[Skip to Content]
[Skip to Content Landing]
Citations 0
The Cover
November 18, 2009

The Comtesse d’Egmont Pignatelli in Spanish Costume

JAMA. 2009;302(19):2066. doi:10.1001/jama.2009.1551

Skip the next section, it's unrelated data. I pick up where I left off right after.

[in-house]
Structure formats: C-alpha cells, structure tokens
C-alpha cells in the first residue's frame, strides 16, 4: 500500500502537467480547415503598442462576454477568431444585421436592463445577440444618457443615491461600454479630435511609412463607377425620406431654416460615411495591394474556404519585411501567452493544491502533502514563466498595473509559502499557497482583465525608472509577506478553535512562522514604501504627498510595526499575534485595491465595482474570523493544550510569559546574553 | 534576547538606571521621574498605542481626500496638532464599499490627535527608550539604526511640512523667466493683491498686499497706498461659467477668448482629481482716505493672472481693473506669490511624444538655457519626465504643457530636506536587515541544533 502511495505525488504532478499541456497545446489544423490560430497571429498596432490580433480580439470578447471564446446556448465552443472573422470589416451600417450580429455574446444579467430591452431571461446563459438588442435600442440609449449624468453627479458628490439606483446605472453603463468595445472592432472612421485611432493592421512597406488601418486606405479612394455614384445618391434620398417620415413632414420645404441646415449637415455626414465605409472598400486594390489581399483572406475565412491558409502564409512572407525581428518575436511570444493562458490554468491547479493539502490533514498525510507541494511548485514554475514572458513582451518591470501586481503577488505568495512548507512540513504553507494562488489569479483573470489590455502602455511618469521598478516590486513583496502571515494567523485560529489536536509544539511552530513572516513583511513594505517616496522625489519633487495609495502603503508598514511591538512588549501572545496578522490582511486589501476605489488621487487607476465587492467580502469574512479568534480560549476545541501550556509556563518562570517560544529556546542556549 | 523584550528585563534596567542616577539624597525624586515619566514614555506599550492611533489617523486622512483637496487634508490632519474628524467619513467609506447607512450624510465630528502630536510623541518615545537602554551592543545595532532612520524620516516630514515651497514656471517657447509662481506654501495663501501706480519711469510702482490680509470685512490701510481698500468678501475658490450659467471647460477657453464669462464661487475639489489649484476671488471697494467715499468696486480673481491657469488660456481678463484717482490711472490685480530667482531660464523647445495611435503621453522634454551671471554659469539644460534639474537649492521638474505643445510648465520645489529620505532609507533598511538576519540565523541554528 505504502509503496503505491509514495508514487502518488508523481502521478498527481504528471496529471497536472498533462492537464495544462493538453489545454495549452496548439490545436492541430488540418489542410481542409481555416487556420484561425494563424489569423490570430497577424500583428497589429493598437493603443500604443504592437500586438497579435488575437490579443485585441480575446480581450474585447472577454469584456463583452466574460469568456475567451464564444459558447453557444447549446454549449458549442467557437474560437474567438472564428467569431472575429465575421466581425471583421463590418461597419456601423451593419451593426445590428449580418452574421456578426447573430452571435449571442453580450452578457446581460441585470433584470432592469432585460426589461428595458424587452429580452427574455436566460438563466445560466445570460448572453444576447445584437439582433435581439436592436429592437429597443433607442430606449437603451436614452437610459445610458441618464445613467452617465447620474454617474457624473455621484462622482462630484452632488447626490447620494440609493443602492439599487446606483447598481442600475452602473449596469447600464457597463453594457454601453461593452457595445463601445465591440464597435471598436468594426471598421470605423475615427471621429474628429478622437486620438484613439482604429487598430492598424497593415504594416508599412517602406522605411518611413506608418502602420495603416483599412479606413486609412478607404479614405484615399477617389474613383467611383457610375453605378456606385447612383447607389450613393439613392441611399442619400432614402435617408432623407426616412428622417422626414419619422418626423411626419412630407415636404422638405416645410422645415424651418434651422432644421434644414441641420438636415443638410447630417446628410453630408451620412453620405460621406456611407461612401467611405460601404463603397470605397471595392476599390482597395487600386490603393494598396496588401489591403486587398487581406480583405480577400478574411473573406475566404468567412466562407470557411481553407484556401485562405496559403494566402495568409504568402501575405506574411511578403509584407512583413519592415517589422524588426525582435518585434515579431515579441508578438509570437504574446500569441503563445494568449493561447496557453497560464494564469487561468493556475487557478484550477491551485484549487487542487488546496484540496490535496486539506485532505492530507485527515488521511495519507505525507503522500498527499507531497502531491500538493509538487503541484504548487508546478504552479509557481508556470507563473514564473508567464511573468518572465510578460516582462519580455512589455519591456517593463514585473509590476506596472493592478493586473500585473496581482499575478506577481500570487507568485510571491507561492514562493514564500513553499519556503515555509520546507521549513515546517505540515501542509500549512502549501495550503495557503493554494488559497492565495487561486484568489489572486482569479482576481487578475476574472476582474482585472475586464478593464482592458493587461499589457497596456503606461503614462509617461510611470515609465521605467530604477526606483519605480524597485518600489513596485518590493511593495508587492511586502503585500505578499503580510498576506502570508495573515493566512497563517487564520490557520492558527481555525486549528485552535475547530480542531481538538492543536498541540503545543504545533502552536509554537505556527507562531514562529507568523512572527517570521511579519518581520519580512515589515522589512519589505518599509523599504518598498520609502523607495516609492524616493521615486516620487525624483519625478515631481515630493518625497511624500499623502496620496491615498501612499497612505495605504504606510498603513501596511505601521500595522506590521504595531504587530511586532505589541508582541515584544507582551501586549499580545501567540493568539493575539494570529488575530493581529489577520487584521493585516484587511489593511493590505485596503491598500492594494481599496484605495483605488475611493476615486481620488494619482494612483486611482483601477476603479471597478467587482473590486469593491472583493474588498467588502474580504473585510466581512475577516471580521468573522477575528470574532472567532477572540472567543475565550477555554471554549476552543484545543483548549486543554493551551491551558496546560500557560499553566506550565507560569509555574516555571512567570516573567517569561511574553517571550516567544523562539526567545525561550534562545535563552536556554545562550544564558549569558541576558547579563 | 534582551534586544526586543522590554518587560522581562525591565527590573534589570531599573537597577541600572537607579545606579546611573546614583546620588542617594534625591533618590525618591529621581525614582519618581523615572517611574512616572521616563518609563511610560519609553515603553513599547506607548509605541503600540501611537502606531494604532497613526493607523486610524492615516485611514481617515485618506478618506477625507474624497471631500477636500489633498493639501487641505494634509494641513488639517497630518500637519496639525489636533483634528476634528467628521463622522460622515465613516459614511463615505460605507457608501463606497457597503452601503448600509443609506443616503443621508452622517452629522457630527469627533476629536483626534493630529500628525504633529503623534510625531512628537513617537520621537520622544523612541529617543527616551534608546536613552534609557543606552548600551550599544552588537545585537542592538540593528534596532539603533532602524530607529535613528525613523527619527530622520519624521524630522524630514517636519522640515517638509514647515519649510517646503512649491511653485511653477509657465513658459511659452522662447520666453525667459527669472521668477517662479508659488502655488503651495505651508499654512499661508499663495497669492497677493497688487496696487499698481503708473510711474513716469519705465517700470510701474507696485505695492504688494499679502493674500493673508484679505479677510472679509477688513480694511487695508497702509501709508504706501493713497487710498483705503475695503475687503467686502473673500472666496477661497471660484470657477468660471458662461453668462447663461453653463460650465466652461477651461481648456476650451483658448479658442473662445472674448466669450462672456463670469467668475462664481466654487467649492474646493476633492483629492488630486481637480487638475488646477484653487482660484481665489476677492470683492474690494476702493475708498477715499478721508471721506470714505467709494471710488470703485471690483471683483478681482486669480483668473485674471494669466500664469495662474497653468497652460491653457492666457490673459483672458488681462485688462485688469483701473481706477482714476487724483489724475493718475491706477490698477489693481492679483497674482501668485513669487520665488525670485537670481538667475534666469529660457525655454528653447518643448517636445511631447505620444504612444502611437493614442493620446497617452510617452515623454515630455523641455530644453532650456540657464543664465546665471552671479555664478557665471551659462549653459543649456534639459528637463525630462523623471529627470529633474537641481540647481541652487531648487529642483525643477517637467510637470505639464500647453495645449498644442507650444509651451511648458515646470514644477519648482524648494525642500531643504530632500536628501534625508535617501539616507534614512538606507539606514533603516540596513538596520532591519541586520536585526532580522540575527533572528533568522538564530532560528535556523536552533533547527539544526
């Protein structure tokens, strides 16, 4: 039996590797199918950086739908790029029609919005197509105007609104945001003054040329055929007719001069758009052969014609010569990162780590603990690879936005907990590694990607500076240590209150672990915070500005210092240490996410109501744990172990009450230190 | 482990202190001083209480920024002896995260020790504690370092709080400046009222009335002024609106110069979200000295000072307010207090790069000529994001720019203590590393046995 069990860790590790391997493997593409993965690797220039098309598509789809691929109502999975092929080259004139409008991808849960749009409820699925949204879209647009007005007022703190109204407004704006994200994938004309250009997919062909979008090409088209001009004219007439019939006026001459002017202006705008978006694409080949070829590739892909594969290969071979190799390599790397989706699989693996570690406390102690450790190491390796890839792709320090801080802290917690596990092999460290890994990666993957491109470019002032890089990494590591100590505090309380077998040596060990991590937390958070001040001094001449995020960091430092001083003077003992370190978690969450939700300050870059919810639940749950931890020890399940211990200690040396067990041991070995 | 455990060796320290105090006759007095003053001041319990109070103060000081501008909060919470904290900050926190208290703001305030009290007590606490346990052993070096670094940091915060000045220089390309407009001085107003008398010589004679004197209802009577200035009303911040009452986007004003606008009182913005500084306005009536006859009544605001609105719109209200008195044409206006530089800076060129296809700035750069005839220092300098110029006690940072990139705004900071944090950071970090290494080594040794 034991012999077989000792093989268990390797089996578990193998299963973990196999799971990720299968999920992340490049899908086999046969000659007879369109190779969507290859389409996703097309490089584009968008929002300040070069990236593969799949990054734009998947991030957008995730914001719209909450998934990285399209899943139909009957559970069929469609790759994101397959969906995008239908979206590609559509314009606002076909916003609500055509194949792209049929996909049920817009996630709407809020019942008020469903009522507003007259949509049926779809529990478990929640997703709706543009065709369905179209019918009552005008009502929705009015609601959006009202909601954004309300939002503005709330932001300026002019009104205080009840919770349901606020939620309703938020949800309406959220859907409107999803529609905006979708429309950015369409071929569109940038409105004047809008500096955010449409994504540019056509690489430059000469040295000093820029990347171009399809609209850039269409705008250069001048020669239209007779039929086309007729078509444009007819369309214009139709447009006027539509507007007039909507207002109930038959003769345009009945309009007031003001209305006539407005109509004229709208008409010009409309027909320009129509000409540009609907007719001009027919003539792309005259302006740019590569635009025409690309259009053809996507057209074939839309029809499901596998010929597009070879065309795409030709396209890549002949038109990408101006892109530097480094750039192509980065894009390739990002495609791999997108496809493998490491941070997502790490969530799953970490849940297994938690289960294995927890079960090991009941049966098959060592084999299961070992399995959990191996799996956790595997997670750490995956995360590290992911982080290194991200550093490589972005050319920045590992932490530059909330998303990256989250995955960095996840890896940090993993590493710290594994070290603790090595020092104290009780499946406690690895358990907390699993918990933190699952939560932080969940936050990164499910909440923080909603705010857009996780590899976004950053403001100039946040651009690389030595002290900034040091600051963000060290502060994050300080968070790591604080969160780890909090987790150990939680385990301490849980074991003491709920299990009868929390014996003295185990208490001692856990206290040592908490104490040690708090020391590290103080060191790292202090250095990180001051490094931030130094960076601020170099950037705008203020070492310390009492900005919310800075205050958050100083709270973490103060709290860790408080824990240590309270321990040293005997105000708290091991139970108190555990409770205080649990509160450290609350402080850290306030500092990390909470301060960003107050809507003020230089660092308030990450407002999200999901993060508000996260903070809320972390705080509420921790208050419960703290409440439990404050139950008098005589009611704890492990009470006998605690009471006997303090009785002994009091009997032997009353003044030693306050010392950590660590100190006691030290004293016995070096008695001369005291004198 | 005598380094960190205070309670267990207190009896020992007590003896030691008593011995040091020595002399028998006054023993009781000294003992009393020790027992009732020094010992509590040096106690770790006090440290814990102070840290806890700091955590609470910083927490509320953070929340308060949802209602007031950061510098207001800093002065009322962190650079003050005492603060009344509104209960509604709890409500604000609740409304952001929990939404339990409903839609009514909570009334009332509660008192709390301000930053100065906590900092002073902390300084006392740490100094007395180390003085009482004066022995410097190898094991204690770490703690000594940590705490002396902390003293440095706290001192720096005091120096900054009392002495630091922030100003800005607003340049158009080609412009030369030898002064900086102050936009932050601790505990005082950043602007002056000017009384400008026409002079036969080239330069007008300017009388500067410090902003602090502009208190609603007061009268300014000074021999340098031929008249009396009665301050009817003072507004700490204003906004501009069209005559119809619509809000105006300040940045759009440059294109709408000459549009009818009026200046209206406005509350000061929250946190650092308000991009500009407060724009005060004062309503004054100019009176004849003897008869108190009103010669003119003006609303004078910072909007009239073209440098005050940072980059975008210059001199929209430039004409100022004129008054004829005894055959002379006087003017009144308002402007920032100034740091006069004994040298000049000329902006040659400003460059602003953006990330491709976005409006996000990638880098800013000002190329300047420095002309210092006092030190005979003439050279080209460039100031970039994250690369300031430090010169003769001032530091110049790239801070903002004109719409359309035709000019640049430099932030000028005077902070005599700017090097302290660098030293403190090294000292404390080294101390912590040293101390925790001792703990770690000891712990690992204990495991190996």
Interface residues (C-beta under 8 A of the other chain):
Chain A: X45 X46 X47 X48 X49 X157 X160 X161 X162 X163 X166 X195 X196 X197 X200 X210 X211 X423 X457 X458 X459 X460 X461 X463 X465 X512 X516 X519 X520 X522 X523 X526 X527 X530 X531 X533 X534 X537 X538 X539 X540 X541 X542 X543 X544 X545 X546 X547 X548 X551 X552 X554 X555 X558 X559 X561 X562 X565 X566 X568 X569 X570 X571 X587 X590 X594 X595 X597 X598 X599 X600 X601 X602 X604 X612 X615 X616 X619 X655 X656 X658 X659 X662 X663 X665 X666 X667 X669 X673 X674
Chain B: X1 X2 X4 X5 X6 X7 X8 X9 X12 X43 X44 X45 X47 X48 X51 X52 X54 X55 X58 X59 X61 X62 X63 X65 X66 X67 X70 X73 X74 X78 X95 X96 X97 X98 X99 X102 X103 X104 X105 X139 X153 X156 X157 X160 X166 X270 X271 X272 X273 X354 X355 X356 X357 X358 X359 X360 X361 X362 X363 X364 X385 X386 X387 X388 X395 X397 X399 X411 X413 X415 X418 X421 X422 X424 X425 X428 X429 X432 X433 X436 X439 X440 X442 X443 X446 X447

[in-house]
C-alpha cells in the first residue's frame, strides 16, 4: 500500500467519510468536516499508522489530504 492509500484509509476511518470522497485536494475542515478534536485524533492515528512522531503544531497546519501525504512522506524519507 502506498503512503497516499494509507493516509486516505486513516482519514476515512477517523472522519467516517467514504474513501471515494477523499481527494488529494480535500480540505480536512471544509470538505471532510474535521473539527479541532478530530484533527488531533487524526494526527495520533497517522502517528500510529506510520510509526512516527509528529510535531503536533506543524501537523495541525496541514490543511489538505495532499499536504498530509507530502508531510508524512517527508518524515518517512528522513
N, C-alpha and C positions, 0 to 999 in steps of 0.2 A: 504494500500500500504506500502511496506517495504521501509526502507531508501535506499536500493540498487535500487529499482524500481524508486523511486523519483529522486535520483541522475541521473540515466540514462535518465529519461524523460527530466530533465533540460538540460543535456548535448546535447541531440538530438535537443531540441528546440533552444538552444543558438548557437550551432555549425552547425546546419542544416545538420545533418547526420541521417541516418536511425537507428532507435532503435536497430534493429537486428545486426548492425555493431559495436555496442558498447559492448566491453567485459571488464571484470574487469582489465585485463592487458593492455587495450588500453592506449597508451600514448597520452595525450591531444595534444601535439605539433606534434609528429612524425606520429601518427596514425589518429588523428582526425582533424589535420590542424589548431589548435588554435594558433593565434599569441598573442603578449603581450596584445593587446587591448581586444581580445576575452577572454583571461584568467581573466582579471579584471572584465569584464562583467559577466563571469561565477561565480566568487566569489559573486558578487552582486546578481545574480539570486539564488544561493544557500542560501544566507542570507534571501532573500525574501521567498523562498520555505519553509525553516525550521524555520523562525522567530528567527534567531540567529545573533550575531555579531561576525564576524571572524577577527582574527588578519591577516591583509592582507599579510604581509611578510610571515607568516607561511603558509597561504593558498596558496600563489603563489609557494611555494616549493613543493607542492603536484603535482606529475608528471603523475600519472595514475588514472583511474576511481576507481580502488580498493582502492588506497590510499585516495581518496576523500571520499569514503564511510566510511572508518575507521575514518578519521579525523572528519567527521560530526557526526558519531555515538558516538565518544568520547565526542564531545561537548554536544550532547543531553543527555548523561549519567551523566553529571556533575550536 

Sophie Jeanne Septimanie du Plessis probably never lifted a finger to dress herself, much less to dust a piece of furniture or to sweep a floor. As the daughter of the Duc de Richelieu—one of the most powerful men at the French royal court—Septimanie's job was to entertain suitors, charm socially influential women, be pretty and decorative, and uphold the honor of her family by marrying advantageously. All accounts of Septimanie's life agree that she performed her duties well: her portrait The Comtesse d’Egmont Pignatelli in Spanish Costume (cover) by Alexander Roslin (1718-1793), executed at the height of her social prowess, still glows with her lustrous beauty. La Comtesse acquired her title when she married the Comte d’Egmont, Prince Pignatelli, an older widower with one young daughter. The Comte sprang from Spanish and Dutch aristocracy, but his roots were actually in Naples, the Spanish-held city-state. His wealth and position meant that Septimanie retained material comforts and an enviable place at the court of Louis XV. The Comtesse became one of the prized salonnières; invitations to her salons were coveted among her social circle, which included intellectuals such as Jean-Jacques Rousseau. One of her closest friends was King Gustav III of Sweden; they became acquainted when he studied in Paris. Her letters to the king, preserved in the archives at the University of Uppsala, reveal a deep, respectful relationship and Septimanie's candid opinions, even about the French king. The link in their friendship was Le Suèdois (the Swede), Alexander Roslin.